How Much Do I Love?

April 28, 2017

The setting was well-to-do. Simon, the Pharisee, had invited Jesus to dine with him (Luke 7:36-50). This is a banquet setting with the meal served on a low table with mats or couches surrounding it. The guests reclined at table with their legs extended behind them.

Into such a formal occasion comes a woman who cries at the end of Jesus’ couch. Would you notice a woman crying in a banquet hall? Surely all eyes were upon her. This is no silent weeping. As Frederick Danker notes about the word used, “‘express grief or sorrow aloud’ (not a silent dropping of tears or weeping…).* She “rains down” tears upon Jesus’ feet. Not just moist eyes, but the kind of crying we usually describe as uncontrolled. And she dries Jesus’ feet with her hair, and she anoints Jesus’ feet with a fragrant ointment. Not only can you not notice the crying, but the aroma of ointment sweeps through the room.

Simon thinks to himself, “If he really were a prophet, he would know what sort of woman is touching him.” With condescension Simon manages to hit two people with one mental stone.

Jesus tells Simon a story that lays bare Simon’s own heart. A money lender has two debtors. One owes 500 day’s wages and another 50, but the money lender forgives both debts because neither had the ability to repay what was owed. So Jesus has a question for Simon, “Which of them will love him more.” We can hear the reluctance in Simon’s “I suppose,” but his answer was correct: “the one for whom he cancelled the larger debt.”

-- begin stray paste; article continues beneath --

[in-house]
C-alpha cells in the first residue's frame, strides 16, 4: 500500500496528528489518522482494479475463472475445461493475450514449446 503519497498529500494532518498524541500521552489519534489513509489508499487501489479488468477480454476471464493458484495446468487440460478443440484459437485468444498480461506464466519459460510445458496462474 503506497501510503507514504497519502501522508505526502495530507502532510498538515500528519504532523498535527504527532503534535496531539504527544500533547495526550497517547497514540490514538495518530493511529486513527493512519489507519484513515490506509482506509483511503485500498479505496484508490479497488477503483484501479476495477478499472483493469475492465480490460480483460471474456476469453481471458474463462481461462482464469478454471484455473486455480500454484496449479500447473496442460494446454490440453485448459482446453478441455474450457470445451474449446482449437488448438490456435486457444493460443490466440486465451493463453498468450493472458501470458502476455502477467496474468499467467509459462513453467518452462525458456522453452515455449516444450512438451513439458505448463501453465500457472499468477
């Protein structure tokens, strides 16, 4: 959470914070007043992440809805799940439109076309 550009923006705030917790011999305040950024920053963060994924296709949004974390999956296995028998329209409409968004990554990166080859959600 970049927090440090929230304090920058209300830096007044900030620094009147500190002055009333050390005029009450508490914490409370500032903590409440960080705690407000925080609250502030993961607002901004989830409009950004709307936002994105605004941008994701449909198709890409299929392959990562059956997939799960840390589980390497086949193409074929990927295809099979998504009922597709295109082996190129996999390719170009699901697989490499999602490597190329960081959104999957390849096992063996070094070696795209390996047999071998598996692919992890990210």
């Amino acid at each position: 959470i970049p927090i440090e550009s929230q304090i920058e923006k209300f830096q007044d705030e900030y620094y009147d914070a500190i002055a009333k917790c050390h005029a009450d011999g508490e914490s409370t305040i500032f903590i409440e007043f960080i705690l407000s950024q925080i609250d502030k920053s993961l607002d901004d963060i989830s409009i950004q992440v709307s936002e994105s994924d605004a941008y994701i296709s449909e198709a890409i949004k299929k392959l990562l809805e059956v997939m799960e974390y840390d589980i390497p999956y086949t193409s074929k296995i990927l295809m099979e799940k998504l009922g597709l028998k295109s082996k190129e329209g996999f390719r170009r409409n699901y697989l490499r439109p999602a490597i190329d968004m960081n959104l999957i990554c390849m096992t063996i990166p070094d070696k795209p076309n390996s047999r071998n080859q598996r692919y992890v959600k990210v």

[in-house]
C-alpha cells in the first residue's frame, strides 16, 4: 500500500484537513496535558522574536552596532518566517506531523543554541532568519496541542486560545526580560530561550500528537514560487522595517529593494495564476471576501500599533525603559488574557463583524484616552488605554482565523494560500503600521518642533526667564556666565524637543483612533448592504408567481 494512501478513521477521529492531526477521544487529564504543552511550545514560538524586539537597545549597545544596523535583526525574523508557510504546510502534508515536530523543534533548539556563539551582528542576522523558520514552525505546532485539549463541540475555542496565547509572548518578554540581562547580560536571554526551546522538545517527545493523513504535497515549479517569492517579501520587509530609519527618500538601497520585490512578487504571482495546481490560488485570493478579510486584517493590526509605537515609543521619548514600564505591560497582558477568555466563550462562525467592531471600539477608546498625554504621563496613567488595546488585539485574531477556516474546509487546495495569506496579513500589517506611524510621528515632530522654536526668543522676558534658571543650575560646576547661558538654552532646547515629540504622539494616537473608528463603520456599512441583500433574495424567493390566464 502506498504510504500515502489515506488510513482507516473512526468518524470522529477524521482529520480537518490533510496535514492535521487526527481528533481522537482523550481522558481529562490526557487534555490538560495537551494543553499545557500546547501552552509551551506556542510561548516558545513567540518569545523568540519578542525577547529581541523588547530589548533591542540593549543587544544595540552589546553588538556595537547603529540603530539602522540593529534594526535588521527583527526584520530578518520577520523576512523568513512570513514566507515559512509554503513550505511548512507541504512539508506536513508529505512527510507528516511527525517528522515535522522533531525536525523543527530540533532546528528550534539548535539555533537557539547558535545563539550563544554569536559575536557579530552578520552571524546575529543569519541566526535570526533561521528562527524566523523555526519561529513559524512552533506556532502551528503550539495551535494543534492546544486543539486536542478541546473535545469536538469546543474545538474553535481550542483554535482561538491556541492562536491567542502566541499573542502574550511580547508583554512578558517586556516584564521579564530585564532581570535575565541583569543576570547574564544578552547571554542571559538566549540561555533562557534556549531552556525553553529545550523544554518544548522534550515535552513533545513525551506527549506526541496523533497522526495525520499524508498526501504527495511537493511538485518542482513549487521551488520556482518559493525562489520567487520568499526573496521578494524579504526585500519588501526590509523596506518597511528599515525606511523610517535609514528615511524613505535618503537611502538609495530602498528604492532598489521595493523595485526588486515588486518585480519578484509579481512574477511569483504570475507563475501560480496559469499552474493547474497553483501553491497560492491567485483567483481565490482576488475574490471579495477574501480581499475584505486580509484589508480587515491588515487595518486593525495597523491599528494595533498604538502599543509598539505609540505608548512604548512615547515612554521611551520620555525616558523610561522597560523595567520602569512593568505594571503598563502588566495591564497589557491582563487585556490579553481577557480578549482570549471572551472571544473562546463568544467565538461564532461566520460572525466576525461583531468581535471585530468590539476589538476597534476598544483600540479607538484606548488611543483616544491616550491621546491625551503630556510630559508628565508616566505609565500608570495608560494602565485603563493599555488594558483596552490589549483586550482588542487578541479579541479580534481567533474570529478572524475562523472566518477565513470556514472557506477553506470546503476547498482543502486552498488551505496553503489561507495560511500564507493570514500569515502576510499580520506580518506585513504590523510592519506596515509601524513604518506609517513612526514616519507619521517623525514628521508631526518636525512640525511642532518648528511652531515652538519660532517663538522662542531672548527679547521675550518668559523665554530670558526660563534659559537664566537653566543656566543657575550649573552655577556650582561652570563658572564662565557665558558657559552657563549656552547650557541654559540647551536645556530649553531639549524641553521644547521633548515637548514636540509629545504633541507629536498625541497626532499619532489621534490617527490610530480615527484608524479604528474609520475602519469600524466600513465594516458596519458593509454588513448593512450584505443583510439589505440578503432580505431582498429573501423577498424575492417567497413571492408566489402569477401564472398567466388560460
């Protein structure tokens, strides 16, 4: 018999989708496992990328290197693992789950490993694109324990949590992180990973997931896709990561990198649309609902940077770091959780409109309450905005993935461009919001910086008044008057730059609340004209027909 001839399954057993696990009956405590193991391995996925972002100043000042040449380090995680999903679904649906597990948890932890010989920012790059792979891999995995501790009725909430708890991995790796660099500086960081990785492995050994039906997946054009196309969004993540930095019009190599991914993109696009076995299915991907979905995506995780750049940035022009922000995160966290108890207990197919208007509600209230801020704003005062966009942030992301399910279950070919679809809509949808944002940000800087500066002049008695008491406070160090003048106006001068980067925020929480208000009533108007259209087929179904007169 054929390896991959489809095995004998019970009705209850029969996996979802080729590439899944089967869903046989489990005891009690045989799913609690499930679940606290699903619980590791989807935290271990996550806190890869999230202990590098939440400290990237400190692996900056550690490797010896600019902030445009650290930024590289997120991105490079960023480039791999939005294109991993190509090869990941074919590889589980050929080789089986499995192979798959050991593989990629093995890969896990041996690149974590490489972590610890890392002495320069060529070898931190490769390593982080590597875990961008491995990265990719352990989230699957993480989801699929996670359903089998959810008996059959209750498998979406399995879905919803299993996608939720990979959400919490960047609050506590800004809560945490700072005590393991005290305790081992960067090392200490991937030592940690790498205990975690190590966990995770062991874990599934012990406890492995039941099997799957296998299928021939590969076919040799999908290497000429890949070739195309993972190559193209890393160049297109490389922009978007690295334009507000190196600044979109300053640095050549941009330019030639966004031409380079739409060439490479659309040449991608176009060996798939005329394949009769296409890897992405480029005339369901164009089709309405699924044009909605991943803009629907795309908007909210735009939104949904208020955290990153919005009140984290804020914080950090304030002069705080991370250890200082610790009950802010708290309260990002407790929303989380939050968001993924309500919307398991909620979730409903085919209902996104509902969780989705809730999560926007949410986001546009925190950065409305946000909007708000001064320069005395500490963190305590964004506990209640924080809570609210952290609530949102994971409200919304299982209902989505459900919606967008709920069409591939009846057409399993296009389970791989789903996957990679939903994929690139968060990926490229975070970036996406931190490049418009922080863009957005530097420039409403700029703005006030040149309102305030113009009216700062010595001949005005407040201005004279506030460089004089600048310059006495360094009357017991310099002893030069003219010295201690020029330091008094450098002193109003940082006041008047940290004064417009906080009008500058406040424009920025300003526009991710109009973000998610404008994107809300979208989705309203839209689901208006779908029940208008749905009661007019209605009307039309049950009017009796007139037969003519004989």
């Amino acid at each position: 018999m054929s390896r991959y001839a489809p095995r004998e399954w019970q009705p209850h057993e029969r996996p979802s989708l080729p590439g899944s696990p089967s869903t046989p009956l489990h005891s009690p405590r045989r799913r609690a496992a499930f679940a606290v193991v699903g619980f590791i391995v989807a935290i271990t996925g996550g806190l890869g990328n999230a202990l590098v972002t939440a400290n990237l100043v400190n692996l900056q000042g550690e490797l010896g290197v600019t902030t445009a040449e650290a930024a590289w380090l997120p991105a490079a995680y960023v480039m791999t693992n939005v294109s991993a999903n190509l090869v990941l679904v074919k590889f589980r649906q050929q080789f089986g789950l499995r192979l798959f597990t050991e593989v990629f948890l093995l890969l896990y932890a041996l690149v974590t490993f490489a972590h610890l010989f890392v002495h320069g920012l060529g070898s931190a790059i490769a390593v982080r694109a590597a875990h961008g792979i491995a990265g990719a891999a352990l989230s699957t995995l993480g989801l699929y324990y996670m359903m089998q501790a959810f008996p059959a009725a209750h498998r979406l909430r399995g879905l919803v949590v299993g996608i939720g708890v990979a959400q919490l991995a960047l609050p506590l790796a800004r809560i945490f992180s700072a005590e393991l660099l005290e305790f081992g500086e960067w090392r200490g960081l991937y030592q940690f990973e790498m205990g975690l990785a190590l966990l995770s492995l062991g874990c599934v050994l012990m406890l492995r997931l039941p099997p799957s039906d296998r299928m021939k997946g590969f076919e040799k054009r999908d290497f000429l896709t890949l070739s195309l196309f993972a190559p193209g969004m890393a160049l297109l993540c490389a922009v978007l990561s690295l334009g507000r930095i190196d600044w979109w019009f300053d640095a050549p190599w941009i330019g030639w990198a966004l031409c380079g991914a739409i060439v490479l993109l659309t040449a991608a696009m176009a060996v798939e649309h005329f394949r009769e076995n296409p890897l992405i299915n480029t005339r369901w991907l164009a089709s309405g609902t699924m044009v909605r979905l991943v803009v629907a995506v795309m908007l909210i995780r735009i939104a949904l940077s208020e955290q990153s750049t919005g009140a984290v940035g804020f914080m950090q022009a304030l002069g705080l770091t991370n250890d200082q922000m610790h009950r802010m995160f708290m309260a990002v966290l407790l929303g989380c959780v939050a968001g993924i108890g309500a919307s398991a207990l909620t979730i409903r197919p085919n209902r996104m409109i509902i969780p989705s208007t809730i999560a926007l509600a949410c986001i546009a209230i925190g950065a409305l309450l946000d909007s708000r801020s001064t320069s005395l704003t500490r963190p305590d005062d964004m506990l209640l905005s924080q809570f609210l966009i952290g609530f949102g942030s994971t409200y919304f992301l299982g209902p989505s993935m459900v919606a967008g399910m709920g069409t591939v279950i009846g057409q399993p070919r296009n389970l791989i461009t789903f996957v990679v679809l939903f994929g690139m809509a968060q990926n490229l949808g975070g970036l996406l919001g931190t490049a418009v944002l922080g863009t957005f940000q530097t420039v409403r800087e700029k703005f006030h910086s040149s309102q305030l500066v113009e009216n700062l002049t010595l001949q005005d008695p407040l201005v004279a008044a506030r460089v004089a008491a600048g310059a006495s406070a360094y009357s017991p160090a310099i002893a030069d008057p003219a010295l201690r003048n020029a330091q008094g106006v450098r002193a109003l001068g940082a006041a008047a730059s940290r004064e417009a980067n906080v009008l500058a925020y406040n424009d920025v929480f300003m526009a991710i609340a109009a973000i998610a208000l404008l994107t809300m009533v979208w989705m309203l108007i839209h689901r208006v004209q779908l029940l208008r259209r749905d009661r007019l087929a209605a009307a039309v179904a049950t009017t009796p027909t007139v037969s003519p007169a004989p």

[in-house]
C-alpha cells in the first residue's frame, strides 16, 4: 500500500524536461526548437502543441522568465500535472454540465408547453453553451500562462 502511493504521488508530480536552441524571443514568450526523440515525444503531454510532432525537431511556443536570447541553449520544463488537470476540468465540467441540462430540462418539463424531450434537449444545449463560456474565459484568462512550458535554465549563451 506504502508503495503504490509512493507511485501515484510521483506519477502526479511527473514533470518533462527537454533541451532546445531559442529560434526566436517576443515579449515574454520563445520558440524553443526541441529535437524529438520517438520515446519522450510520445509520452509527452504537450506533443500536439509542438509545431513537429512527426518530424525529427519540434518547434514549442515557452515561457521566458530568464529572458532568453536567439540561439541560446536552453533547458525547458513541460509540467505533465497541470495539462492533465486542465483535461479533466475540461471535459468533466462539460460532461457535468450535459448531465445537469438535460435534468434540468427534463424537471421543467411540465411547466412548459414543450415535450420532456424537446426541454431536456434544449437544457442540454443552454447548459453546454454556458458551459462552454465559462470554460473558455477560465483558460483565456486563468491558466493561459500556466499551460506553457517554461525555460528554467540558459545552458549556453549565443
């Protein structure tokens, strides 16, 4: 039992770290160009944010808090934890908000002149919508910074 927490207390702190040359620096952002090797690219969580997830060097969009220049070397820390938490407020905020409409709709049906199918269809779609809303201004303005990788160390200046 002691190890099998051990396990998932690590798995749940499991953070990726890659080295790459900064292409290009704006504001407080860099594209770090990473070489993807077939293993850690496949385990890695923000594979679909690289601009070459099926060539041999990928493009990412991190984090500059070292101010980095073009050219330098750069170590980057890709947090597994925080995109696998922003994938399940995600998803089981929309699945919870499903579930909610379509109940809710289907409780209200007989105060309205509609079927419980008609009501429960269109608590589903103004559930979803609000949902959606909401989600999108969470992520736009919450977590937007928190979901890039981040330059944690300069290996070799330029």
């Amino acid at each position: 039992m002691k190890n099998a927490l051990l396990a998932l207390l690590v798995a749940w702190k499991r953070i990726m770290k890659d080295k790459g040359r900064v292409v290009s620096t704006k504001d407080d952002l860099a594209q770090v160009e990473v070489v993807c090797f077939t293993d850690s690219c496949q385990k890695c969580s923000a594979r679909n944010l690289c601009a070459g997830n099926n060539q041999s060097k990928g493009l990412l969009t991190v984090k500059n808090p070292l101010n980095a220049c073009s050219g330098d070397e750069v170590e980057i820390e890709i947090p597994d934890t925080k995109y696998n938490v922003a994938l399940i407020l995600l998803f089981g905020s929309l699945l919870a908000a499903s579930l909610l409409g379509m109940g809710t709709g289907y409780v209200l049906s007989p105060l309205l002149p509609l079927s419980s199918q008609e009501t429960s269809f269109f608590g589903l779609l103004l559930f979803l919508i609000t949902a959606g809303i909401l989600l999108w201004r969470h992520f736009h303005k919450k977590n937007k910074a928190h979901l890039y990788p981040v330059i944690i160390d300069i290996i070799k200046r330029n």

If people felt uncomfortable by such unusual proceedings, the discomfort level is raised by Jesus’ pointed comparison. Simon didn’t give Jesus water with which to wash his feet, a customary kiss of greeting, or oil for his head. This would have been typical hospitality in the ancient world. The woman had washed Jesus’ feet with tears, kissed them, and anointed them with fragrant oil.

As I mentally enter this scene, two thoughts strike me. First, Jesus came to save sinners not just the Simon type of sinners, people who have it together morally and have a good reputation. But he came to save those like the sinful woman whose reputation for being quite undone preceded her. I need to remember that encountering Jesus can transform lives.

Second, Simon doesn’t understand the depth of his own need for grace. How can any of us love little when we grasp the ugliness of sin. All sins, even the ones done by “respectable people,” nailed Jesus to the cross! If I begin to grasp the depth of God’s love, my response in return should be gratitude and love, and that love should motivate me to follow Jesus wherever he leads me. The challenge of the story is: how much do I love?

*S.v. κλαίω, The Concise Greek-English Lexicon of the New Testatment, p. 201.

Speak A Good Word

October 11, 2013

One communication researcher did a study on people’s ability to identify another’s emotional moods from facial expression, body posture, and tone of voice. Not surprisingly, these non-verbal forms of communication actually do communicate. People can accurately identify emotional moods without words at a rate higher than chance would explain. Further, some people are better at reading emotions than others. Women did a better job than men in this particular study.

But one interesting fact from the study confirms the wisdom of Solomon: “Better is open rebuke than hidden love” (Proverbs 27:5, ESV).